“We believe everyone can be financially successful and they might just need the tools and a little help to get there, which is why Summit focuses so strongly on providing financial education,” said Summit CEO and President Kim Sponem. “Our employees are dedicated to financial education, and we make sure everyone at Summit understands the ways we can help people improve their financial lives.”

This commitment is evident through programs like Project Money, Project Teen Money, the Red SHOES financial coaching program, Financial Wellness for Employees by Summit, online resources, and podcasts. For its dedication to improving financial literacy, we have decided to recognize Summit Credit Union with our Editor’s Choice™ Award.

Project Money Educates as Teams Compete for $10,000

One of the cornerstones of Summit’s financial education efforts is the Project Money program. Each year since 2007, Summit has selected four household units to compete against one another as they strive toward financial wellness.

Summit LogoFor the competition, each household identifies specific goals to focus on. For the Ehlerts, they wanted to build an emergency fund, increase retirement contributions, save for their son’s college tuition, and pay down Liz’s student loans.

By the end of the nine-month competition, the Ehlerts were able to exceed each of their goals and win the $10,000 award.

“We learned that communication is the single most important thing in achieving financial goals,” the couple told Summit. “Each partner needs to be on the same page, which cannot be achieved unless there is active communication on a regular basis.”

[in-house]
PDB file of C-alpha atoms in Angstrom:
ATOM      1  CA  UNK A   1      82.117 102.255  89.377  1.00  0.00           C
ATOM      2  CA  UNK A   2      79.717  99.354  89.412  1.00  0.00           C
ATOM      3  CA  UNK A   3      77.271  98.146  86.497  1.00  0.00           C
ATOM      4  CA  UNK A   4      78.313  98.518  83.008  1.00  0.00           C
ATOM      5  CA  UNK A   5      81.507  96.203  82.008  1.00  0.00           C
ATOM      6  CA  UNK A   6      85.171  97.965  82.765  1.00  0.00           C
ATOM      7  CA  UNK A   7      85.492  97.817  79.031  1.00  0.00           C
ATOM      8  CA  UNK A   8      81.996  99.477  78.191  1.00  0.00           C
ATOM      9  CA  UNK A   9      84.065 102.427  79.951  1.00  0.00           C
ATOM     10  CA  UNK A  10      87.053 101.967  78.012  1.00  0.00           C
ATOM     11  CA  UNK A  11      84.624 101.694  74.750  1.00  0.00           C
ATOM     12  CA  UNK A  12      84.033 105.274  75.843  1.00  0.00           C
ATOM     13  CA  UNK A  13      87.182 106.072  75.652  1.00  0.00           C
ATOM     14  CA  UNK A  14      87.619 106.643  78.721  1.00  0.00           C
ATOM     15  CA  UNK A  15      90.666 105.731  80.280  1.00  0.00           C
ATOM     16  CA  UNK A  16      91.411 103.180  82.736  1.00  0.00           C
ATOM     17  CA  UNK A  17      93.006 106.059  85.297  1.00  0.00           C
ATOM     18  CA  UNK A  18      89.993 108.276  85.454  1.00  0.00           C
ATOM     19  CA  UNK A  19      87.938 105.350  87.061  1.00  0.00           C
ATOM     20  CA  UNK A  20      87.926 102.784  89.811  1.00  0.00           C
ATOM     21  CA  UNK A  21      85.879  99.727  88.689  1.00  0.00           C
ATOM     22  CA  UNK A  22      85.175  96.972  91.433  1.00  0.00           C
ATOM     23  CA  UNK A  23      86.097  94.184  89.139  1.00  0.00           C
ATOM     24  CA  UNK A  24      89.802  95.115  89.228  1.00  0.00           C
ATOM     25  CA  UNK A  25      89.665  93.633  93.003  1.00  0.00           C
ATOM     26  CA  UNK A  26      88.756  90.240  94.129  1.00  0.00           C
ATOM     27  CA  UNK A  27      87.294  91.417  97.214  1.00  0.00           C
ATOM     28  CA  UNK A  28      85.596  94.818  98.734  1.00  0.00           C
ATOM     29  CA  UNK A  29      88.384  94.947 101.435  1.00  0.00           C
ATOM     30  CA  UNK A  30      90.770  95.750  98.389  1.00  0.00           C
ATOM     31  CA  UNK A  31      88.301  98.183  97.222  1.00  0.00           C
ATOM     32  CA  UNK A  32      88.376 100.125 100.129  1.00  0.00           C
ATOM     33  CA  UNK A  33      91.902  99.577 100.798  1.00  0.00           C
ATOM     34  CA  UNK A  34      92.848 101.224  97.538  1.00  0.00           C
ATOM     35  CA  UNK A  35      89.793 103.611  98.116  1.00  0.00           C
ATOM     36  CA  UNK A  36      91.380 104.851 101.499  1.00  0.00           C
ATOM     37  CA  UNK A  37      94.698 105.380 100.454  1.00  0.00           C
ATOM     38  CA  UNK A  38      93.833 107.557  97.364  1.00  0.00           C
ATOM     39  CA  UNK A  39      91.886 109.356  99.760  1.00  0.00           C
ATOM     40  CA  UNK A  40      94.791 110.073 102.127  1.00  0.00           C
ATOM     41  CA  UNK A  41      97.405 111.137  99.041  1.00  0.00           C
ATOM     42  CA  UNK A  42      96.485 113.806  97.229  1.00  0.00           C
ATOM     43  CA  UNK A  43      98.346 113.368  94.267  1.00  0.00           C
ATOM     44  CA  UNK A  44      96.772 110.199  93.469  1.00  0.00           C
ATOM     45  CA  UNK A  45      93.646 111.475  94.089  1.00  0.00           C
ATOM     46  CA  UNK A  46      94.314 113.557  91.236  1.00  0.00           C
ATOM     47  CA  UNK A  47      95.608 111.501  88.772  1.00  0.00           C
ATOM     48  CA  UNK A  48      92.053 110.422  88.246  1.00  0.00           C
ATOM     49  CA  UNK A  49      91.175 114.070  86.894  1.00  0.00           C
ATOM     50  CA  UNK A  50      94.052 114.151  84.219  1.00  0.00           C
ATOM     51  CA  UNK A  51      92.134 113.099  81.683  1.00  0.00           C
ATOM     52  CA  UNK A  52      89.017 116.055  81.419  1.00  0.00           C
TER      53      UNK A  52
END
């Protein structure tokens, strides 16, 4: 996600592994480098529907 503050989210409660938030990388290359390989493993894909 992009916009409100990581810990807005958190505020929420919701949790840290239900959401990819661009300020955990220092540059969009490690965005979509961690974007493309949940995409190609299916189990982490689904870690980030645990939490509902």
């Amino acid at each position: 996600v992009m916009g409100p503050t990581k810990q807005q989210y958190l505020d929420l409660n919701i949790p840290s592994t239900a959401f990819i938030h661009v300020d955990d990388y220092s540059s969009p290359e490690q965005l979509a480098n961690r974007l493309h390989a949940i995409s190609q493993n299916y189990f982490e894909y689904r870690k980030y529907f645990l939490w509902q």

The couple also emphasized the importance of being proactive in one’s financial journey and to track spending.

“You simply cannot begin to improve your finances until you know exactly where your money is going on a daily, weekly, and monthly basis,” they told Summit. “Once you know where you’re spending, you can set goals by knowing what is needed, and what can be eliminated.”

Obviously, Project Money has the most direct impact on the winning family. But the other families who participate in the competition make improvements to their financial situation and gain valuable financial literacy tools to help them throughout their lives.

Sponem said Summit’s Project Money is truly a public financial education program. Participants’ real-life financial literacy lessons are shared through various websites, blogs, and media partnerships so thousands of consumers can learn alongside the Project Money contestants throughout their journey. In fact, that kind of impact earned Summit’s Project Money a 2016 Governor’s Financial Wellness Award, said Sponem.

The competition also turns into somewhat of a reality show as the local NBC affiliate — a Summit partner — airs regular segments on TV of the competing households to check in and see how their journeys are playing out.